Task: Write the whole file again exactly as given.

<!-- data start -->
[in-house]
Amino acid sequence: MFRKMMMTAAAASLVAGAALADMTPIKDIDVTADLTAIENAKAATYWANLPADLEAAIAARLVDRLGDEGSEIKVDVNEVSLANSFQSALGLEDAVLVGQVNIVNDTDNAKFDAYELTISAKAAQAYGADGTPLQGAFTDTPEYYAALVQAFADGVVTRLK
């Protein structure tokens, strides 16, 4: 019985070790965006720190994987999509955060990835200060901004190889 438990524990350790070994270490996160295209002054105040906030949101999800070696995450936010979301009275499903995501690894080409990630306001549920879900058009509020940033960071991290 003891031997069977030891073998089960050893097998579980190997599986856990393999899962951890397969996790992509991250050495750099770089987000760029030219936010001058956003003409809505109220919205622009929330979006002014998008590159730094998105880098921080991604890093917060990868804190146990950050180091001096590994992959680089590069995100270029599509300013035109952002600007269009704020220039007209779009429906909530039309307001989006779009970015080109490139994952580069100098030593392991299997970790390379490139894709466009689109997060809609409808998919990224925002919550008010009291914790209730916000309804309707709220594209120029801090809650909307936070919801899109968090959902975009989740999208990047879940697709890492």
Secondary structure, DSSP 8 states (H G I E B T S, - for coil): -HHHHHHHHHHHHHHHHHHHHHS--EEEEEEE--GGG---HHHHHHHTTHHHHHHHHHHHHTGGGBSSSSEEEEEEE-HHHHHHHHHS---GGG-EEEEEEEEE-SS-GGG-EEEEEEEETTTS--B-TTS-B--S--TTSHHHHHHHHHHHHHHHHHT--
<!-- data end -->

[in-house]
Amino acid sequence: MFRKMMMTAAAASLVAGAALADMTPIKDIDVTADLTAIENAKAATYWANLPADLEAAIAARLVDRLGDEGSEIKVDVNEVSLANSFQSALGLEDAVLVGQVNIVNDTDNAKFDAYELTISAKAAQAYGADGTPLQGAFTDTPEYYAALVQAFADGVVTRLK
């Protein structure tokens, strides 16, 4: 019985070790965006720190994987999509955060990835200060901004190889 438990524990350790070994270490996160295209002054105040906030949101999800070696995450936010979301009275499903995501690894080409990630306001549920879900058009509020940033960071991290 003891031997069977030891073998089960050893097998579980190997599986856990393999899962951890397969996790992509991250050495750099770089987000760029030219936010001058956003003409809505109220919205622009929330979006002014998008590159730094998105880098921080991604890093917060990868804190146990950050180091001096590994992959680089590069995100270029599509300013035109952002600007269009704020220039007209779009429906909530039309307001989006779009970015080109490139994952580069100098030593392991299997970790390379490139894709466009689109997060809609409808998919990224925002919550008010009291914790209730916000309804309707709220594209120029801090809650909307936070919801899109968090959902975009989740999208990047879940697709890492």
Secondary structure, DSSP 8 states (H G I E B T S, - for coil): -HHHHHHHHHHHHHHHHHHHHHS--EEEEEEE--GGG---HHHHHHHTTHHHHHHHHHHHHTGGGBSSSSEEEEEEE-HHHHHHHHHS---GGG-EEEEEEEEE-SS-GGG-EEEEEEEETTTS--B-TTS-B--S--TTSHHHHHHHHHHHHHHHHHT--